Urban Chinese who have more than one child will get a black mark on their credit record, the government said, in a scheme that appeared to target newly rich couples undeterred by fines from having extra children.
"In the future, city residents' family planning violations will be entered in the credit system of the People's Bank of China," said a notice posted late Thursday on the Web site of China's National Population and Family Planning Commission.
It didn't give additional details about the scheme and it was not immediately clear whether the action might affect a person's ability to conduct financial transactions.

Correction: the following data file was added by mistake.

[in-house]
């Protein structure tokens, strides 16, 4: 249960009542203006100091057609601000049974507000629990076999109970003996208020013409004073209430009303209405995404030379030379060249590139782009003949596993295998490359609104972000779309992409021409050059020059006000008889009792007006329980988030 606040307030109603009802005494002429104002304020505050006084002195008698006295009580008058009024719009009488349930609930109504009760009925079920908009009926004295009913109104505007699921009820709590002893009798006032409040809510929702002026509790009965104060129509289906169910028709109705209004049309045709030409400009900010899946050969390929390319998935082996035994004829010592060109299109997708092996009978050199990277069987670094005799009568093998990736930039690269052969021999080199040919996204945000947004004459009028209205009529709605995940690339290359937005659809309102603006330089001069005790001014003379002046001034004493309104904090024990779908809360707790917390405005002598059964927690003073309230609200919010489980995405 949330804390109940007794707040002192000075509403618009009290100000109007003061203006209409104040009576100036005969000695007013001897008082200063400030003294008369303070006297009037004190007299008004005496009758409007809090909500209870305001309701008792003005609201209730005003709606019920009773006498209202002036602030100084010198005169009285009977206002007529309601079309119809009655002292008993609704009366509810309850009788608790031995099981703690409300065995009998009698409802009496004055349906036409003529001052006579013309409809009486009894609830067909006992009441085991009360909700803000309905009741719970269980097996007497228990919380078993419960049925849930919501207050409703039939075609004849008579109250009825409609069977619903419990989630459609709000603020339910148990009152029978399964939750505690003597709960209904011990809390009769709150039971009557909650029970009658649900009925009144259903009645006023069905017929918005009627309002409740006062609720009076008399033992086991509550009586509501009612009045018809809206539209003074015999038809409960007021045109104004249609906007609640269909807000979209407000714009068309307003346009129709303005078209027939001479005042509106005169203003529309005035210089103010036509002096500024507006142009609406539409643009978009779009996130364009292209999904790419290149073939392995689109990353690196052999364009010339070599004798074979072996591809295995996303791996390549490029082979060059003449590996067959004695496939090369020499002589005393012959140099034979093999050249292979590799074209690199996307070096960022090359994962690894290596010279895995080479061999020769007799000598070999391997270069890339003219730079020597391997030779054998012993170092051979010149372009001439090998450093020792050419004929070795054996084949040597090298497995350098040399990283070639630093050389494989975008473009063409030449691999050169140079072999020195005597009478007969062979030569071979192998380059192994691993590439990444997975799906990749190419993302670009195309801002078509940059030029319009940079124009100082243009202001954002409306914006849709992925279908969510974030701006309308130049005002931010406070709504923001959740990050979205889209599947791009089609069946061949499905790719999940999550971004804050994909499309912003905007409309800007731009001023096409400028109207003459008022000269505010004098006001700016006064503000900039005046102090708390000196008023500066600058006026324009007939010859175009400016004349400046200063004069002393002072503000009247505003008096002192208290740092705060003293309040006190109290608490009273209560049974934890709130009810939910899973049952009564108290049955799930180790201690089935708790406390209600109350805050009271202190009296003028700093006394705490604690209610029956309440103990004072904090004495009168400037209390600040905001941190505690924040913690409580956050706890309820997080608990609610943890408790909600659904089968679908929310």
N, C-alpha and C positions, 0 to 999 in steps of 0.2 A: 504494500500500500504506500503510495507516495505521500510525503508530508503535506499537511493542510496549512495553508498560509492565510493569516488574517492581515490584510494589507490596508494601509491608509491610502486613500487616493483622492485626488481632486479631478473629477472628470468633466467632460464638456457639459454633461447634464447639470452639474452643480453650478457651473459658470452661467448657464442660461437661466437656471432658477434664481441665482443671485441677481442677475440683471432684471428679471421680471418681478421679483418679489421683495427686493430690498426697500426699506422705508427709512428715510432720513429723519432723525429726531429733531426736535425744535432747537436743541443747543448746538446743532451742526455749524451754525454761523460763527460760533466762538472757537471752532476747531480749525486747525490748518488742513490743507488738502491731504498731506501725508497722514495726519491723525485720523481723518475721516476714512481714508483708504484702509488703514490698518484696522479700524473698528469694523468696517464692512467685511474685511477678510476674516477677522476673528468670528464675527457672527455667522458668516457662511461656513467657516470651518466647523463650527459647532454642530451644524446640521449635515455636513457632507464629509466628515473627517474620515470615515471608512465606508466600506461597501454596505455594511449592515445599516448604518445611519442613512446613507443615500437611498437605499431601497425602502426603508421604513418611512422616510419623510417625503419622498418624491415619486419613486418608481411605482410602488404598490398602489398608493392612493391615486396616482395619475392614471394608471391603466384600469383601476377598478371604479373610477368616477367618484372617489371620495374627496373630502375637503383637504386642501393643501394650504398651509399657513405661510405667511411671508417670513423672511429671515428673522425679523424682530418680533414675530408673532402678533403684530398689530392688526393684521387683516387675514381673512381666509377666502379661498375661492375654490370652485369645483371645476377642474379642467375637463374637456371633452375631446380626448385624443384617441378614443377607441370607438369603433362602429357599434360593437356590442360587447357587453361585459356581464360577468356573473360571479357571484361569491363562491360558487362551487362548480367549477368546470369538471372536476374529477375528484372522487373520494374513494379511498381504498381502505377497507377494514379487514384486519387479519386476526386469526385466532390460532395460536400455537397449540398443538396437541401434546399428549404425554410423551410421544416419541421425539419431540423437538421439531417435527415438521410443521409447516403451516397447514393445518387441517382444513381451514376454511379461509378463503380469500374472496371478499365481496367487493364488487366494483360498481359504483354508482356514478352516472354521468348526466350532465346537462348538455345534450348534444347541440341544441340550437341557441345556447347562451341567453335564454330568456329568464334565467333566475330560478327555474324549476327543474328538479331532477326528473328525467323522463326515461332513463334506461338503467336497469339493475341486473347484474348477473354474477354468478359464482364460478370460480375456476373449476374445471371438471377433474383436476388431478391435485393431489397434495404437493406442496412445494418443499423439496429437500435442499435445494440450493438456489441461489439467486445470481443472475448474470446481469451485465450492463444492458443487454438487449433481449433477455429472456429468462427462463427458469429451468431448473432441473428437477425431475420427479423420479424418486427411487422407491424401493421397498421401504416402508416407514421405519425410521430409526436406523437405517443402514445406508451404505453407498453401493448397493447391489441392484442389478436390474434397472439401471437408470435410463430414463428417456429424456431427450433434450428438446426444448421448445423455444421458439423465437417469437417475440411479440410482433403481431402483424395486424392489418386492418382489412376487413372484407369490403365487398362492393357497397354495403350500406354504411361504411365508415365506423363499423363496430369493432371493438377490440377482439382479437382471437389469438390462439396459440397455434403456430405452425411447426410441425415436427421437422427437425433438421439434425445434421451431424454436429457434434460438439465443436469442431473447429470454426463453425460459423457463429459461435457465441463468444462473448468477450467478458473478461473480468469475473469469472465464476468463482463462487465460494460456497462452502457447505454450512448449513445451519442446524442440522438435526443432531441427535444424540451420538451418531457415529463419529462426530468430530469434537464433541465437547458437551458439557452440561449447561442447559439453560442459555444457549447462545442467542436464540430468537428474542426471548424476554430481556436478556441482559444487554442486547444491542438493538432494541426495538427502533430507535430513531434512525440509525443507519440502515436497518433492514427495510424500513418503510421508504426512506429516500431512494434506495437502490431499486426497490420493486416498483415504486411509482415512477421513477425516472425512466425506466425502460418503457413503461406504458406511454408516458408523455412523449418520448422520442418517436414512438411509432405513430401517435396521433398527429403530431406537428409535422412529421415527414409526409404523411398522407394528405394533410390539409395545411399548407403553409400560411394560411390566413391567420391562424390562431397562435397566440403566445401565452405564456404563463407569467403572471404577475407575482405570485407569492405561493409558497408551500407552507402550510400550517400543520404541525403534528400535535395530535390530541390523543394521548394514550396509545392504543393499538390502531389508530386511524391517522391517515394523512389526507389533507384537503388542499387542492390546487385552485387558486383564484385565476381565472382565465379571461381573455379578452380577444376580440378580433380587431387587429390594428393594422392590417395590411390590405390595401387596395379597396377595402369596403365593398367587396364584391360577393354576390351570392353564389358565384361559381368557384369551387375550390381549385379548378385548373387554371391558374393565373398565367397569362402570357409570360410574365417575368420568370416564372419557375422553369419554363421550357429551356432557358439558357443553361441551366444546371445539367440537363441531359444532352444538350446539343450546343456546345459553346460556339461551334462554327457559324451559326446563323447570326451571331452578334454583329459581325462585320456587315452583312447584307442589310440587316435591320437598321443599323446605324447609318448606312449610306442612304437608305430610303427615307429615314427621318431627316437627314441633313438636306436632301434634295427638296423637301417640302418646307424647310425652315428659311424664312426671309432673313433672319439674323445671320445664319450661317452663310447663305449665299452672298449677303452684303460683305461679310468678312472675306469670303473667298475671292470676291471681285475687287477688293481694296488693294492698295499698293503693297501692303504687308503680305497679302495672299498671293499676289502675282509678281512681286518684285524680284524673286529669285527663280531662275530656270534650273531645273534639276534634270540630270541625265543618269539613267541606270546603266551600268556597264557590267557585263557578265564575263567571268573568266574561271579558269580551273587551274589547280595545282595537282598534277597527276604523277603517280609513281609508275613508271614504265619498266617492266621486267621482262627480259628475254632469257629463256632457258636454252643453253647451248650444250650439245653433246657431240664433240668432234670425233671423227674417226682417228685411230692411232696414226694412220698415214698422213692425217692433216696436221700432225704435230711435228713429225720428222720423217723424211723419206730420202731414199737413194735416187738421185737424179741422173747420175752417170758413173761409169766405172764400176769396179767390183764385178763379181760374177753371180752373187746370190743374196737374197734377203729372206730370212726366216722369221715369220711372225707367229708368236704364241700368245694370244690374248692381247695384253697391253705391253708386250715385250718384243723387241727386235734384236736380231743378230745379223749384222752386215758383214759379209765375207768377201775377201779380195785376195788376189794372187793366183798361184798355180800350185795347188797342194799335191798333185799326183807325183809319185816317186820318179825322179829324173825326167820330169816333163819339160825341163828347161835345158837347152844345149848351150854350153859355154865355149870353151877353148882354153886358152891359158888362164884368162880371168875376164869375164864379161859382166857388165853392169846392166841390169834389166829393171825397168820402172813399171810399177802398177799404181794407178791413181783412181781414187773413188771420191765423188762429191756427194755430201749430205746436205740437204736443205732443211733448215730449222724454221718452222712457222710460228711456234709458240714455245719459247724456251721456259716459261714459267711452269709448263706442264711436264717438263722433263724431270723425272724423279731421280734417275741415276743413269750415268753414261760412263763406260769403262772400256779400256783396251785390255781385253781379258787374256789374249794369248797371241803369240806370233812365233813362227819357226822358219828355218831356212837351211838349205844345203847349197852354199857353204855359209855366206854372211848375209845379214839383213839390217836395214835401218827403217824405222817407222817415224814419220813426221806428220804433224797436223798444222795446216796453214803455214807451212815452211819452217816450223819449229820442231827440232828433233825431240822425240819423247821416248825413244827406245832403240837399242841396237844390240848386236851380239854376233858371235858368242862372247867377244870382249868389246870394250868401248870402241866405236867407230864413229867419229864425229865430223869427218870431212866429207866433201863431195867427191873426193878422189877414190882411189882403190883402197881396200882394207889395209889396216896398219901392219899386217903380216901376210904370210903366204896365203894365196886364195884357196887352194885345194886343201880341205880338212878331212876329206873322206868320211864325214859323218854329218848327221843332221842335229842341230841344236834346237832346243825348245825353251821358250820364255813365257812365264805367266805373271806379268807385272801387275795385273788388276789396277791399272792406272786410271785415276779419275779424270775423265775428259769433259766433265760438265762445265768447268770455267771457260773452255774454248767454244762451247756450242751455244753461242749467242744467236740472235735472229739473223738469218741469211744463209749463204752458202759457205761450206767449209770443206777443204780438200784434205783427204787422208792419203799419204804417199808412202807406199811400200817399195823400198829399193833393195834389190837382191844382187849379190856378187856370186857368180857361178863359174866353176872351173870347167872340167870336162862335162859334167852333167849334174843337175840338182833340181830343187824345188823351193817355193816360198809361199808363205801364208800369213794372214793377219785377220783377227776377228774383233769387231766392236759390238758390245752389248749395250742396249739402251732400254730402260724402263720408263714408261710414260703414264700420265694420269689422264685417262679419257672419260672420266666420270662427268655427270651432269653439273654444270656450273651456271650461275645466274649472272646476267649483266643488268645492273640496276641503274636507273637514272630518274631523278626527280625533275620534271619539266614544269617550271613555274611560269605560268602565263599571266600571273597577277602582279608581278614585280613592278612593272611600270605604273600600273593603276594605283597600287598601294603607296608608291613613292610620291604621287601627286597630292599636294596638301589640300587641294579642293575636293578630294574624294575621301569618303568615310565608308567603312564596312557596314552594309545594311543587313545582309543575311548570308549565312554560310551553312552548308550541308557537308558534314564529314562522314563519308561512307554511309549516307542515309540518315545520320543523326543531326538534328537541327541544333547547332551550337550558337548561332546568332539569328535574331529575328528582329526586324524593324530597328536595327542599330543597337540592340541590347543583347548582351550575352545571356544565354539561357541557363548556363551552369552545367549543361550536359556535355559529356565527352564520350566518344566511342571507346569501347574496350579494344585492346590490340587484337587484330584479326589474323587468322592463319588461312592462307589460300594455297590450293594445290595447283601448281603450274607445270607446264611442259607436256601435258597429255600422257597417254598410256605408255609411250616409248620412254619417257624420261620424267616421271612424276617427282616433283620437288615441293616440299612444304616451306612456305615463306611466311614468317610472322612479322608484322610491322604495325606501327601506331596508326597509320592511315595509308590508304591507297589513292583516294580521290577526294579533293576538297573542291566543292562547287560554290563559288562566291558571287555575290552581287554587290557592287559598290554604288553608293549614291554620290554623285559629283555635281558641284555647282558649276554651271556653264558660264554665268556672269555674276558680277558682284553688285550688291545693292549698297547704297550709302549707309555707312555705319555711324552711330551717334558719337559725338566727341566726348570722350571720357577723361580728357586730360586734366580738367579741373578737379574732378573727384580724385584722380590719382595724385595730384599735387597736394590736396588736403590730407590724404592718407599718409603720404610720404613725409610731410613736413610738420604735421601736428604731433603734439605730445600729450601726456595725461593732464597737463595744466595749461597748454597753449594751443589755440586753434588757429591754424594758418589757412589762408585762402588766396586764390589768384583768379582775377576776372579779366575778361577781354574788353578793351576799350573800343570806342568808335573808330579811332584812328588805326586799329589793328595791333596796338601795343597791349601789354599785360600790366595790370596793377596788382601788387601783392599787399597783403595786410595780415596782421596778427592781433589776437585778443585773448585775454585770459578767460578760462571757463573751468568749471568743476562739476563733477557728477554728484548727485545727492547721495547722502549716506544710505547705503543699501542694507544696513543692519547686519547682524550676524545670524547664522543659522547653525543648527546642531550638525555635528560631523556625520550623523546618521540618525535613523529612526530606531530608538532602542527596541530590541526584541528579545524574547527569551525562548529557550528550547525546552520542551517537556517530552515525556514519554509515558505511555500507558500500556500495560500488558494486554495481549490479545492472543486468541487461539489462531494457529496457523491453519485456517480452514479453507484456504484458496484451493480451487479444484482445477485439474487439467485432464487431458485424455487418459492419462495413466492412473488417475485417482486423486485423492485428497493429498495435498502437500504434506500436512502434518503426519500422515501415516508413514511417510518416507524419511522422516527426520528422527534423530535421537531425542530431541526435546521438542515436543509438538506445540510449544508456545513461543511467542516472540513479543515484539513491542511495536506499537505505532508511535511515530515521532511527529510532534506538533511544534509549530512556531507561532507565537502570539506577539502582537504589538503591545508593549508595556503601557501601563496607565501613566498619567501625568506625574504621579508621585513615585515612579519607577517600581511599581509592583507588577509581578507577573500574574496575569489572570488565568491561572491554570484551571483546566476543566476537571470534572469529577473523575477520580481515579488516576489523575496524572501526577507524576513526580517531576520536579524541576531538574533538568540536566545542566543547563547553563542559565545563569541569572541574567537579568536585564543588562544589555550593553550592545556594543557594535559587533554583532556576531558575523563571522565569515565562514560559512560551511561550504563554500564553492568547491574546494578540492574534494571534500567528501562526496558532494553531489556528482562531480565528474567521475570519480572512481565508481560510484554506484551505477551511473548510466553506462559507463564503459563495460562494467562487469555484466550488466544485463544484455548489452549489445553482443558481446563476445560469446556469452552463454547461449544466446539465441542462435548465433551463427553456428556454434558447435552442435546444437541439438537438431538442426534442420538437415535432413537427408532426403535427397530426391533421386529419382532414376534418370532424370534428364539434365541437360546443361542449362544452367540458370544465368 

China's 28-year-old family planning policy limits most urban couples to just one child and allows some families in the countryside to have a second child if their first is a girl.
Rising incomes mean many people can afford to break the rules and pay resulting fines. The government has tried to crack down on the trend by raising fines and, in some cases, trying to embarrass violators.
In February, the eastern province of Zhejiang announced it planned to name and shame rich families who ignored the one-child policy by paying to have their second or third baby.
China has about 1.3 billion people _ 20 percent of the global total. The government has pledged to keep the population under 1.36 billion by 2010 and under 1.45 billion by 2020.